I love to read. Ever since I was a child I would tear through books at lightning speed and be onto the next. My reading slowed down a little in college, and determined to change that I set a goal for myself this year. I am going to read 50 books.
Inspired partly by the recent post at Camels & Chocolate, I decided to share some of my thoughts on what I’ve read this year. I know that many travelers are avid readers, or use reading as a way to pass the time on long bus, train, and plane rides, and I also know that I am always looking for something great to pick up next.
Without further introduction, books 1-10 of 2012:
1. Three and Out: Rich Rodriguez and the Michigan Wolverines by John U. Bacon
I couldn’t put this down. It is a must read for any Michigan football fan and would definitely interest college football enthusiasts in general. Bacon was given unprecedented access to the team during Rodriguez’s tenure as head coach and the story that plays out is one that seems unthinkable. I really enjoy Bacon’s writing in general, and this book was no exception. This book really hit me hard because of my feelings toward Rodriguez (and Lloyd Carr), which I was forced to reexamine while reading.
2. Me Talk Pretty One Day by David Sedaris
I’ve always meant to read this but just finally got around to it. I like a lot of Sedaris’s essays but I found this book to be trying too hard. The second part, when he moves to France, was much more enjoyable to me, but probably mostly just because I could relate to the cultural and language barriers he wrote about. A decent book but not what I was expecting.
3, 4, and 5. The Hunger Games trilogy by Suzanne Collins
Whenever I saw someone post about these books I thought they sounded stupid and imagined them to be way outside of my interests. After reading the like 8,000th post about them I decided to bite the bullet. So glad I did. I read all 3 in about 4 days. The first one was by far the best, and though I found the final book to be a little far fetched and contrived, I enjoyed these far more than I thought I would and recommend them to anyone looking for an easy, entertaining read. If there’s anyone left who hasn’t read them.
6. Anthropology of an American Girl by Hilary Thayer Hamann
This book was really hard for me to get into. I struggled for about the first 200 pages. But after that I was hooked. The writing is beautiful, I have a bunch of pages dogeared and passages underlined, and the story was delicately powerful. I felt emotionally drained, but in a good way, when I finished. Don’t get discouraged by the first couple hundred pages should you decide to try this. This coming of age story is well worth sticking out!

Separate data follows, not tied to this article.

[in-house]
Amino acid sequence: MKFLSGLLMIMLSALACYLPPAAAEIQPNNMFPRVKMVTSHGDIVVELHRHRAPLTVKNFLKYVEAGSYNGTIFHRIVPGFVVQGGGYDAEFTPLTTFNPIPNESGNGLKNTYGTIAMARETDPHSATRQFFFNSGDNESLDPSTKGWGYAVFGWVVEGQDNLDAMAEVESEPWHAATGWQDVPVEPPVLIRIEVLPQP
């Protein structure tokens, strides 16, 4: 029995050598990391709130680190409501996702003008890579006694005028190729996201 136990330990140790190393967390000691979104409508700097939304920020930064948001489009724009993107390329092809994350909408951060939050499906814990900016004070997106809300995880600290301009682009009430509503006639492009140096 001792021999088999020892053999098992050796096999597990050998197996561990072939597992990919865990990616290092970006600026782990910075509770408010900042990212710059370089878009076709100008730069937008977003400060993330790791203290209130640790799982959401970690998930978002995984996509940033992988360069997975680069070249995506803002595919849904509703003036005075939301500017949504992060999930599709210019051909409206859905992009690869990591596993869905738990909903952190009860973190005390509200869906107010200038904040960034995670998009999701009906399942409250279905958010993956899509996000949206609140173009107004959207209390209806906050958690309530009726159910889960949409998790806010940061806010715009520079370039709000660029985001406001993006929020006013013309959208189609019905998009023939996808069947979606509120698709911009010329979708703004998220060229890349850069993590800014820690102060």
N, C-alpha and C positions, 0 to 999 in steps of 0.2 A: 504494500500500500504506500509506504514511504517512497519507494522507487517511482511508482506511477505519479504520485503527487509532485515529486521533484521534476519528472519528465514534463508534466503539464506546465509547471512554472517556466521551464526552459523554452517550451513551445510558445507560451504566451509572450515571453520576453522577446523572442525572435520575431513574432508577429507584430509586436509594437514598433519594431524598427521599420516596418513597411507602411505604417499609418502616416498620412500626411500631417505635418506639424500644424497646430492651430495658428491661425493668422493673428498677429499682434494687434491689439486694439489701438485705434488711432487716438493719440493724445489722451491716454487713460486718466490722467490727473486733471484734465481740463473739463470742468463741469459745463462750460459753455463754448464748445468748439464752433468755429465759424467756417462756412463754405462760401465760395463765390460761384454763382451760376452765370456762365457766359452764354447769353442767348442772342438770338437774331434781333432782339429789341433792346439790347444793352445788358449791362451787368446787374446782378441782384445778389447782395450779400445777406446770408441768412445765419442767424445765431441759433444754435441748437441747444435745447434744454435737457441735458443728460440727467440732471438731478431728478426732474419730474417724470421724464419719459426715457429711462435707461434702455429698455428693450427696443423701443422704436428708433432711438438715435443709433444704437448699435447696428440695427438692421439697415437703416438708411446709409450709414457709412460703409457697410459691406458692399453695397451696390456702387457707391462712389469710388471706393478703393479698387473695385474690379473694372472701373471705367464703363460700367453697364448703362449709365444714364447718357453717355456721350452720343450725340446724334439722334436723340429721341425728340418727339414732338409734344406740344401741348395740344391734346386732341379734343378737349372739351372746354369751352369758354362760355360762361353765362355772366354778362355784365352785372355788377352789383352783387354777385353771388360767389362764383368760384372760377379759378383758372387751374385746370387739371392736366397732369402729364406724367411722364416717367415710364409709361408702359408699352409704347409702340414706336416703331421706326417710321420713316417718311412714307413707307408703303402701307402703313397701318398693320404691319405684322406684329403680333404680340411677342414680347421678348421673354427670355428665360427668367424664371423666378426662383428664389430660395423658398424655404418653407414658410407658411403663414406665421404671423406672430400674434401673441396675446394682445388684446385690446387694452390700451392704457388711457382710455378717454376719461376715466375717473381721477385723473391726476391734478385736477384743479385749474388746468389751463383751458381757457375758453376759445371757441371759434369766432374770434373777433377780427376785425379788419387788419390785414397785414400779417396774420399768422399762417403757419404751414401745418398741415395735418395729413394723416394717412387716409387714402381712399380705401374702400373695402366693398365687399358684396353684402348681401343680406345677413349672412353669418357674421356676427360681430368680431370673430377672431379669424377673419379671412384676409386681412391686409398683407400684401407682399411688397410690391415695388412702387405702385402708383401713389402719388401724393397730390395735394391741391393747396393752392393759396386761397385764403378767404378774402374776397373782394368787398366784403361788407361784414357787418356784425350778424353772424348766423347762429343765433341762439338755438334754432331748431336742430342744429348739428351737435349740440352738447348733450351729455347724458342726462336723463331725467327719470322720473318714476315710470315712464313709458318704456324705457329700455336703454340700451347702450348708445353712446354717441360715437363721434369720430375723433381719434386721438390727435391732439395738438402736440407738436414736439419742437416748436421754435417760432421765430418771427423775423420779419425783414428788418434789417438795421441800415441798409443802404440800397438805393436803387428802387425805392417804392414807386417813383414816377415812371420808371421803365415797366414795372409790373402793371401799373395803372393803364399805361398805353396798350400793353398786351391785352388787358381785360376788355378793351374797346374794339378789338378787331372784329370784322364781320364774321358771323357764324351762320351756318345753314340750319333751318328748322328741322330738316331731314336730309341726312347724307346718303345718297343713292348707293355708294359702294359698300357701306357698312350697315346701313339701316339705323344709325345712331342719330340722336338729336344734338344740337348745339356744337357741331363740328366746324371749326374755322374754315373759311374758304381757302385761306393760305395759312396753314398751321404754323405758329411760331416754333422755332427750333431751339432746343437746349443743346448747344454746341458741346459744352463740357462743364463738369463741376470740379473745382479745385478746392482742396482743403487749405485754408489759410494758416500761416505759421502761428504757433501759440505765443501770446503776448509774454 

7. The Fault in our Stars by John Green
This book has been talked about extensively in the blogosphere. Two kids have cancer and engage in witty dialogue and everyone ABSOLUTELY LOVES IT. Well, everyone except me. I didn’t dislike it. I enjoyed reading it, but I don’t hold the same enthusiasm for it as the rest of the internet seems to. Still, it was well written and the plot line was engaging, and I think it is worthy of a read, even if I’m not shouting it’s name off rooftops.
8. The Aquariums of Pyongyang by Kang Chol-Hwan
Since I read Nothing to Envy: Ordinary Lives in North Korea by Barbara Demick (which everyone should read NOW) last year I’ve become a little bit of a North Korea-phile. This book tells the story of Kang Chol-hwan, a North Korean who was placed in a prison work camp as a child and after his release eventually escaped to South Korea through China. Though the translation can be somewhat awkward at times, the book is incredibly riveting and like most books about North Korean, it is so scary that it almost seems unbelievable.
9. Daughters of the River Huong by Uyen Nicole Duong
I actually started reading this last year but I put it down for a while (probably more telling of my thoughts about it than any words could) and just finally got around to finishing it. The book tells the story of four generations of women in a Vietnamese family and while some parts were incredibly captivating, I was never able to fully get into the book. The historical details of colonial Vietnam were woven nicely into the story and, in the end, were what kept me reading. Not the best, but it might be worth picking it up if you are looking for some fiction to accompany you on a trip to Vietnam, especially if you manage to get the .99 Kindle edition like I did.
10. The Art of Fielding by Chad Harbach
This is another book that came heavily recommended, from both bloggers and the press. Harbach’s character driven story is a book about baseball that’s actually not about baseball. I sped through the first few hundred pages during a five hour wait at the immigration office one day and just kept on going. The ending was one that I didn’t see coming, one that packed a final emotional punch that had me thinking about it long after I’d finished reading. This book is a must-read.
What are you currently reading? What are your recent must-reads?